Ironically, on the way home this afternoon from Boston Children’s Hospital, I spotted a license plate on a blue Beamer screaming by – “DETA1LS”.
It truly is in the details, isn’t it?
When I look at my beautiful baby girl, now five-years-old and full of life and possibilities, I see all the details. Every time I look at her. There is never such a thing as a glimpse of this child.
I see every new freckle that has taken up residence on the apples of her cheeks. I see the speckles of gold and brown in her radiantly green eyes. I see how every wisp of her thick brown hair falls across her brow.
I see every moment of pain, every scar on her chest and belly. I see every instance in which that belly rumbled in hunger and jiggled in laughter.
I see the pride in her smile for every word she managed to form and was understood. I see every wrinkle of her nose for every frustration when she was not heard.
I see ears that beckon me to nibble on them because of the way they stick out and pop right into my mouth when I hold her close. I see little rosebud lips that worked for years to coordinate something so simple as blowing out a candle. I see her little overlapping piggie toes that she sticks in my nose after a tubby so that I can tickle them and pretend to gobble them up.
And I see her one perfectly unique pinkie finger with a perfect hooked little nail that tells the world she is one of a kind. And she is mine.
Today we took a drive up to Boston Children’s to see a Plastics guru we shall call “Doctor T” who has made a career of changing little lives with the most delicate precision of nips and stitches. I knew of him by way of my sister who lost a fight with a lawn tractor a few years ago. This was the surgeon who specializes in microsurgery and helped to save her leg. While taking my sister to a follow-up visit way back then, she stopped to show me a side room in the office. It was filled with shelves of castings of congenital hand and foot deformities that Doctor T and his partner had transformed. It was amazing. I felt an instant ease there. Like it was meant to be. We left the appointment knowing that I would someday be back to see Doctor T with my baby girl.
We’ve had our share of ‘specialists’ for RM. Most have been total blessings that not only have cared for her, but have shaped our lives as a family. They have sat with us through heavy times and listened to us and our opinions on how to best care for RM. Today was a familiar visit, and we knew right away that we were in the right place with the right person to care for RM.
We talked about how her pinkie causes her pain when its nail is easily caught on things and tears. We chatted about her adorable overlapping piggies and hammertoes. We talked about options, about the importance of certain things that could wait until a time when RM could cognitively participate in the decision-making process. There was never a moment of urgency or fear. It all felt right. There was no rush, the conversation was never hurried. The details were all there.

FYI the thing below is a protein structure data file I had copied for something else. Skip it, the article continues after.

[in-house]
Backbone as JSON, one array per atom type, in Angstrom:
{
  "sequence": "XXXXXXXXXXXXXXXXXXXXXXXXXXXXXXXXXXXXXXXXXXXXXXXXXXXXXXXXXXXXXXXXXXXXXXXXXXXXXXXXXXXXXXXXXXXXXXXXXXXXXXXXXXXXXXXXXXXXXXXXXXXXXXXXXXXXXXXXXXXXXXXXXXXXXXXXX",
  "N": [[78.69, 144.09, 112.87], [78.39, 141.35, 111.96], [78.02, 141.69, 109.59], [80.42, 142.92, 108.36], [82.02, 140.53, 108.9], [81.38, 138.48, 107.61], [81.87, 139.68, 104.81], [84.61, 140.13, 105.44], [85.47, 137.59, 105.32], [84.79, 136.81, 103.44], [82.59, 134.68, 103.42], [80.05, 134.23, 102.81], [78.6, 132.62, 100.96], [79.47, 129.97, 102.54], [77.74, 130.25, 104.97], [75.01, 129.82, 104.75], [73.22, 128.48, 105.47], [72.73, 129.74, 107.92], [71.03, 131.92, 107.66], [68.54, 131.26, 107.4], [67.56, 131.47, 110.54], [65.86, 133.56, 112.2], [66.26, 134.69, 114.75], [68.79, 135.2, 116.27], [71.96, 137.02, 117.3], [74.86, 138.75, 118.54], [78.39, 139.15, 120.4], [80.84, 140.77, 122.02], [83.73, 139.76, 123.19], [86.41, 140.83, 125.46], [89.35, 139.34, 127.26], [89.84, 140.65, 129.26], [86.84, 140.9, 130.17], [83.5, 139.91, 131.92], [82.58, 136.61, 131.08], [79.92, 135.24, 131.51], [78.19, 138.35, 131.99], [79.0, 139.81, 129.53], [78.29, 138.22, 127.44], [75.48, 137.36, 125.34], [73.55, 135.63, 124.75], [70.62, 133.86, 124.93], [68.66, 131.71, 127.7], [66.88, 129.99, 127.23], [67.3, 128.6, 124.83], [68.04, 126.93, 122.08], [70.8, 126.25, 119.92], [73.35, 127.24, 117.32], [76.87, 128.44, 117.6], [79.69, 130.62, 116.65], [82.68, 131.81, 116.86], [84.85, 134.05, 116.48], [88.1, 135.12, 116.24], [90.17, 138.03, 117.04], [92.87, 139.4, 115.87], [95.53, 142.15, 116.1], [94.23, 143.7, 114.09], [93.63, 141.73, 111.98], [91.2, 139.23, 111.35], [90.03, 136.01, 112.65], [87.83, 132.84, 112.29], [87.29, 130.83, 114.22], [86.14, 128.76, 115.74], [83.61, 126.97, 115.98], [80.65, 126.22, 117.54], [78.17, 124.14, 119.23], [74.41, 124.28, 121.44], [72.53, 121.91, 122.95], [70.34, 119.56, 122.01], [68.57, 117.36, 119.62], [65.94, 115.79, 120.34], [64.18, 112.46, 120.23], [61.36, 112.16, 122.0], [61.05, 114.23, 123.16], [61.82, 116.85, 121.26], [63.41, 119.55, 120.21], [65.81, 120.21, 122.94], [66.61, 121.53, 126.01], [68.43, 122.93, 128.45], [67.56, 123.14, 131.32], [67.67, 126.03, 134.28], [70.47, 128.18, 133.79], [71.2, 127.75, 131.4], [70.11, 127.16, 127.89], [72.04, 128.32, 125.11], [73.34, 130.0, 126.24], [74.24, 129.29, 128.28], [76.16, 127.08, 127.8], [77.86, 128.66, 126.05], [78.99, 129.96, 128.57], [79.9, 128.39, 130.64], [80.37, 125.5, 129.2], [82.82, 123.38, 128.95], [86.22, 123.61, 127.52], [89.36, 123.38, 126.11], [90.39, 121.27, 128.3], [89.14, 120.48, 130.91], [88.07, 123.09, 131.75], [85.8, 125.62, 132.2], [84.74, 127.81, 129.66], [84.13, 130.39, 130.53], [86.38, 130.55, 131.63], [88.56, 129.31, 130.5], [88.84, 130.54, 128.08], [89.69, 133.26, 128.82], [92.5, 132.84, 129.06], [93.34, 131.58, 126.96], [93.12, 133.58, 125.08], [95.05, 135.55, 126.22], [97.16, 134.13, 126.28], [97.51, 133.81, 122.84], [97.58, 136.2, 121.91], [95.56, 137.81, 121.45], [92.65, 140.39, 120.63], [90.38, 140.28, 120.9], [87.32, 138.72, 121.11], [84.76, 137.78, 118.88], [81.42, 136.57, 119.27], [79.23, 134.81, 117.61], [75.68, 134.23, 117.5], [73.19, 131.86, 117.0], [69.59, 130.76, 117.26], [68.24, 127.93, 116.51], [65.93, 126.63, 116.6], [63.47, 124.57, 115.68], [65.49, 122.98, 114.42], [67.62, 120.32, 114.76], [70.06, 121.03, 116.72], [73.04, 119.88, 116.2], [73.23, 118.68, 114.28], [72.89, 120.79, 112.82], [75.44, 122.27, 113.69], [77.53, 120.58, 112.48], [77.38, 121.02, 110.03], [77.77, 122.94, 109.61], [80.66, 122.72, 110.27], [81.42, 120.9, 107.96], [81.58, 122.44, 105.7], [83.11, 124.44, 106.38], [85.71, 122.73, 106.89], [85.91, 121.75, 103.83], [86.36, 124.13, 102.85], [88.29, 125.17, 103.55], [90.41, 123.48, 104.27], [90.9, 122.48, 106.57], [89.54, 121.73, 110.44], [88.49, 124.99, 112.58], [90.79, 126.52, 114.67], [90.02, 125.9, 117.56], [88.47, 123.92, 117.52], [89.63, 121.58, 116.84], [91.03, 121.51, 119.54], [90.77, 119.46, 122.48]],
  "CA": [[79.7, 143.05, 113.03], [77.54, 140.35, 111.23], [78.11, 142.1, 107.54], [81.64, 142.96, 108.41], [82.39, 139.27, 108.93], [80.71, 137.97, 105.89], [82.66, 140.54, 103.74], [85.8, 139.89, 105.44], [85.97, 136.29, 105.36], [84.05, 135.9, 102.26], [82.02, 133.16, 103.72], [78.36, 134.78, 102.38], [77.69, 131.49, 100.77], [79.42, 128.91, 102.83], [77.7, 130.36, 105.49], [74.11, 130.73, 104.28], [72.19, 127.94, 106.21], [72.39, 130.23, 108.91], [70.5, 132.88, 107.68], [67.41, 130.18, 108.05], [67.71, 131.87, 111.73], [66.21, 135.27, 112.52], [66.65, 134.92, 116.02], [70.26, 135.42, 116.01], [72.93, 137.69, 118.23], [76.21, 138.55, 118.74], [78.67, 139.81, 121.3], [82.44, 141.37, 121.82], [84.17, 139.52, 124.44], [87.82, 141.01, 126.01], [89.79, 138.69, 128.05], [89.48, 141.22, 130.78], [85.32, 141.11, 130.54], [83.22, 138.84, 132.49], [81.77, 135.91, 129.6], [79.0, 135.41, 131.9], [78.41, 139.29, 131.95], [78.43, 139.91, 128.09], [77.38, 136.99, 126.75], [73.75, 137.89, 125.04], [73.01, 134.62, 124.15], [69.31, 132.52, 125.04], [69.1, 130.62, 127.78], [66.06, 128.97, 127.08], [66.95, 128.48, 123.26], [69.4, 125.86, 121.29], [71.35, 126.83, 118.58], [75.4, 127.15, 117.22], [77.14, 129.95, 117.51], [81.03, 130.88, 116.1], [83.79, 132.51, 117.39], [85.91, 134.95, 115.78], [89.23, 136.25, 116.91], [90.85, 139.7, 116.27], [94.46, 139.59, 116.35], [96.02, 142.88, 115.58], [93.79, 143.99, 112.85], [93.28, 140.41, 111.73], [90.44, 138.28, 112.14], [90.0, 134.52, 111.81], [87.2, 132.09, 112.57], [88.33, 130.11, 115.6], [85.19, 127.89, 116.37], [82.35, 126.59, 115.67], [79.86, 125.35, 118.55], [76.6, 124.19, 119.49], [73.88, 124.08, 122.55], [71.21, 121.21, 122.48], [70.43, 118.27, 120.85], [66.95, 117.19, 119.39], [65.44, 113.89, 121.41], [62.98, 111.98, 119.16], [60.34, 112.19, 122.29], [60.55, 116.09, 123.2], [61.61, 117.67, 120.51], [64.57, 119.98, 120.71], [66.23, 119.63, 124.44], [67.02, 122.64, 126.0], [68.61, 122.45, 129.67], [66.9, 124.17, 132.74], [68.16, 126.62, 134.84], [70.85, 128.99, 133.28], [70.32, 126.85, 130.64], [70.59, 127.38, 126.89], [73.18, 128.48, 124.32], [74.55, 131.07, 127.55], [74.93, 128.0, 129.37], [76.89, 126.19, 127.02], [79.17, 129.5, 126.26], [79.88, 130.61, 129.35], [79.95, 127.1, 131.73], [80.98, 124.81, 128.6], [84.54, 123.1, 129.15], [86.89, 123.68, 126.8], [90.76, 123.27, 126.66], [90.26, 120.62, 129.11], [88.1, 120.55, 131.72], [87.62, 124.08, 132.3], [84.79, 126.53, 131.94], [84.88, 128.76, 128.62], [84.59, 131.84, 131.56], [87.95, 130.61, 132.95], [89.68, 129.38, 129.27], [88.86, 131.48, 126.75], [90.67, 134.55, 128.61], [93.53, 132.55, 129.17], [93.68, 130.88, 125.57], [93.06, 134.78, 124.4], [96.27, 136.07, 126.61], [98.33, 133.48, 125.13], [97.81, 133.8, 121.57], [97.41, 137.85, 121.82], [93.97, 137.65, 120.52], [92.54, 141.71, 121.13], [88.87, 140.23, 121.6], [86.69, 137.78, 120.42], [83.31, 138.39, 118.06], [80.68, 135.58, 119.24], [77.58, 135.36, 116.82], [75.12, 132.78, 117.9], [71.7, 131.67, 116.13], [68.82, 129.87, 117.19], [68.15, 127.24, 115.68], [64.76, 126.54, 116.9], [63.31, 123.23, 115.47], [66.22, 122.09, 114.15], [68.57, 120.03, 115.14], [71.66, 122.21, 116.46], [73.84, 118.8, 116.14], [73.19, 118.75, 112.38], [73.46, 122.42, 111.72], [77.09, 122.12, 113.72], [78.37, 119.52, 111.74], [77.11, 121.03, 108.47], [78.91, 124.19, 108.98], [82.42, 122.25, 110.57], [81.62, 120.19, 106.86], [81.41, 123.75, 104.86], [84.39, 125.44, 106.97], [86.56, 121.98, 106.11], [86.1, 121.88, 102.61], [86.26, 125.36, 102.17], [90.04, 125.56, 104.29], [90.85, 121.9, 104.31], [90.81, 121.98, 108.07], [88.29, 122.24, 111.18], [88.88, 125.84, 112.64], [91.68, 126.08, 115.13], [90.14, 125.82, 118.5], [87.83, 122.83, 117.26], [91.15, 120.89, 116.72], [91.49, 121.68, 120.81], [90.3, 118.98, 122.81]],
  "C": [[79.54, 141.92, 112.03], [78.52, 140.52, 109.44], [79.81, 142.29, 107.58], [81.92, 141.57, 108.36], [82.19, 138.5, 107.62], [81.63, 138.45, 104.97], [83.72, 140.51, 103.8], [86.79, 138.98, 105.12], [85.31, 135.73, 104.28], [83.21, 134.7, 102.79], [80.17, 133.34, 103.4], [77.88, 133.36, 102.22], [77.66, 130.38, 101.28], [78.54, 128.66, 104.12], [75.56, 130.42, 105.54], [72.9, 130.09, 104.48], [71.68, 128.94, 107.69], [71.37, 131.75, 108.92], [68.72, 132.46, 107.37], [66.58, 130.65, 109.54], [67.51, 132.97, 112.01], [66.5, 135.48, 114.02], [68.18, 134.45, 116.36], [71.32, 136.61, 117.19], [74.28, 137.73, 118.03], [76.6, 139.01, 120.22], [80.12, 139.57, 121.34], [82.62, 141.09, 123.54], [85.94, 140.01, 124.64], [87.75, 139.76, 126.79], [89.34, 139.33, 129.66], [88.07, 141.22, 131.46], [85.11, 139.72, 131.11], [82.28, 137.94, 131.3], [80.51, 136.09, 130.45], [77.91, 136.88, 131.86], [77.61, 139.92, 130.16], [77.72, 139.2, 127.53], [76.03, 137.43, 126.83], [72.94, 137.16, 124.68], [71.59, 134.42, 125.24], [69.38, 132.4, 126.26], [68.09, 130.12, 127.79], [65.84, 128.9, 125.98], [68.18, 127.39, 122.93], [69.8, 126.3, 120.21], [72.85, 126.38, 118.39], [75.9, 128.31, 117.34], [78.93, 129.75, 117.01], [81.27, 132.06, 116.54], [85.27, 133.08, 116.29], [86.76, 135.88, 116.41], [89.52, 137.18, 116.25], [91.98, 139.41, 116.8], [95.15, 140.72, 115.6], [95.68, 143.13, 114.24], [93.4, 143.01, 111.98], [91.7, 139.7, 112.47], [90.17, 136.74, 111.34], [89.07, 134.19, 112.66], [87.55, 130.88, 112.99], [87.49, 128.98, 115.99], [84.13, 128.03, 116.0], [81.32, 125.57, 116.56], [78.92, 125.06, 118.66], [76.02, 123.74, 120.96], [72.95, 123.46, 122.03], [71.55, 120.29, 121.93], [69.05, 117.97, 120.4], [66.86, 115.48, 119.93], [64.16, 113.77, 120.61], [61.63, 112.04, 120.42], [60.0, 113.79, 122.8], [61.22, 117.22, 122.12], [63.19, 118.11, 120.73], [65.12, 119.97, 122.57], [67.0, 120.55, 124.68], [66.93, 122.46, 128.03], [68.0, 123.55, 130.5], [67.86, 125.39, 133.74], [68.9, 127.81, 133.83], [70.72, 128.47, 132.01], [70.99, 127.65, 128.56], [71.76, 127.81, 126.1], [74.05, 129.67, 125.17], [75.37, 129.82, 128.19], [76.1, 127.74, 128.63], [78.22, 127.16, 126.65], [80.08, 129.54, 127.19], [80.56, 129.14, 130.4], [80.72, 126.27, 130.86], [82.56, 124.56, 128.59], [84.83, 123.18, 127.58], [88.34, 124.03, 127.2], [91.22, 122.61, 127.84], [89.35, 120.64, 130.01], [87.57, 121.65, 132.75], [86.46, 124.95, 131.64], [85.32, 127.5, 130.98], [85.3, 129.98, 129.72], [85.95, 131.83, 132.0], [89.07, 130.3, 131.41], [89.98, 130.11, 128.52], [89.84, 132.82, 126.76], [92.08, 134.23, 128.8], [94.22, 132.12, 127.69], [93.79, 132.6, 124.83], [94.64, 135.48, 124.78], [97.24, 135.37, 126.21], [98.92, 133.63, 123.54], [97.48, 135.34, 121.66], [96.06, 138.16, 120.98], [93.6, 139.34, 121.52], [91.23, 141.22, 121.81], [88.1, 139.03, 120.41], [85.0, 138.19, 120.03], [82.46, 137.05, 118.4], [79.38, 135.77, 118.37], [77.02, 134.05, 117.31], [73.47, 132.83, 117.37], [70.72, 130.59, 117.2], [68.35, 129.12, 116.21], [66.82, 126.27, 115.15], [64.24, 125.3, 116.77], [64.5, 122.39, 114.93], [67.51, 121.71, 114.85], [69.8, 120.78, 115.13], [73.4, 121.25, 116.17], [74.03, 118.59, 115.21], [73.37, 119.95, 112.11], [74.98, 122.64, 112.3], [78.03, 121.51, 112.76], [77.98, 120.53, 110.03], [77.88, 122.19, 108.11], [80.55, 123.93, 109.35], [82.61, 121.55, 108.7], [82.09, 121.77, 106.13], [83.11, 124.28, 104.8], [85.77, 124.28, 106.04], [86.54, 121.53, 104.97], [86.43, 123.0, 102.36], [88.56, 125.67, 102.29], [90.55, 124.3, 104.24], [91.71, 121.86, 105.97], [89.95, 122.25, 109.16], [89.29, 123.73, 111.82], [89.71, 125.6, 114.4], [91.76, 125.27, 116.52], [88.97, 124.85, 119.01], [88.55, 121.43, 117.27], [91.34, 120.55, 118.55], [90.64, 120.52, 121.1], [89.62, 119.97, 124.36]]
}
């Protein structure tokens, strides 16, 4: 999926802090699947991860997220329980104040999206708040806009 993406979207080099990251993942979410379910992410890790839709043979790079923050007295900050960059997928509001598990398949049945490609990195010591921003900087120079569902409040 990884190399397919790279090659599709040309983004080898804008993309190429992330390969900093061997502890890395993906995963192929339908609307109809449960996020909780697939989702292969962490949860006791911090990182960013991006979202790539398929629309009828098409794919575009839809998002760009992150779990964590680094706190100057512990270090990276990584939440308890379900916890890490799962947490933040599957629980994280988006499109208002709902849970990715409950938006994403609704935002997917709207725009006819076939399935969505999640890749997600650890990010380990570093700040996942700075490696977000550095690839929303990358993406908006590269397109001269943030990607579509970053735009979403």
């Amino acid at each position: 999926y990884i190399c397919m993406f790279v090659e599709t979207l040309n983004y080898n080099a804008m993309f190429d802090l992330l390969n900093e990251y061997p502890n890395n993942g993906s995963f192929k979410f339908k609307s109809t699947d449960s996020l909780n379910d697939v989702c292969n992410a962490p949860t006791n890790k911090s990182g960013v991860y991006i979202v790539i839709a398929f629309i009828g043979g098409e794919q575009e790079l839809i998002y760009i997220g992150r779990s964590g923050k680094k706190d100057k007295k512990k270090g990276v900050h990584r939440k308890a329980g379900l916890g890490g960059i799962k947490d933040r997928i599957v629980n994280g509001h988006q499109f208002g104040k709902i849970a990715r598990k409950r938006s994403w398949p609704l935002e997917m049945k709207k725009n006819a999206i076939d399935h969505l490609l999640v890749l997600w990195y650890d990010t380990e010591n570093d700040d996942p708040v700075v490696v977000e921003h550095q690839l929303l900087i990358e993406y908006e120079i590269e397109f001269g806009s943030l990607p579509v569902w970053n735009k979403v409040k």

We decided to take the most minimally-invasive approach to start. We will let Doctor T remove a portion of nail-bed that appears to be nonfunctional and he will replace with a skin graft. So tiny, but could make all the difference. You know, details. He heard us speak of the importance of keeping as much of who she is intact.
He listened to our concerns about recovery. How would he cast her hand so that she couldn’t ruin his hard work? You know, we’re talking about autism here. It can’t be that easy. “No problem,” he said. He will cast all four fingers together so she cannot disturb the graft. See? Details.
When I asked where he thought he’d take the skin graft from he initially replied with the standard groin/hip area. But then he stopped mid-sentence and said, “Well, wait – she has scars from previous surgeries, right?” Well, duh, lots. Pick one. Aflutter with this whole process of actually talking about details it seemed my brain finally caught up to the conversation and I blurted out, “Her feeding tube site! There’s a bunch of extra skin there, it’s like a second belly button!”
With a quick nod and a peek of RM’s belly it was settled. “Oh yeah… That’s perfect right there. And I can take what I need for the finger and leave just a nice little straight line. You’ll barely see it.”
You see, her pinkie is something she was born with and to us it matters. We love it. It’s special. But that ‘second belly button’ was something done to her and we have no problem watching it disappear.
And there you have it. Those crazy little details.
RM gets a pain-free pinkie that is still uniquely her own and a chance at wearing a bikini some day.
Over the SGM’s cold, lifeless body.
But you know…. details.
[Ed note: Please don’t forget to lend your support to the Caring for Military Kids with Autism Act (CMKAA) HR 2288 –> HERE <–. And remember, you can harass your Congressperson several times a day at no cost to you ;0)]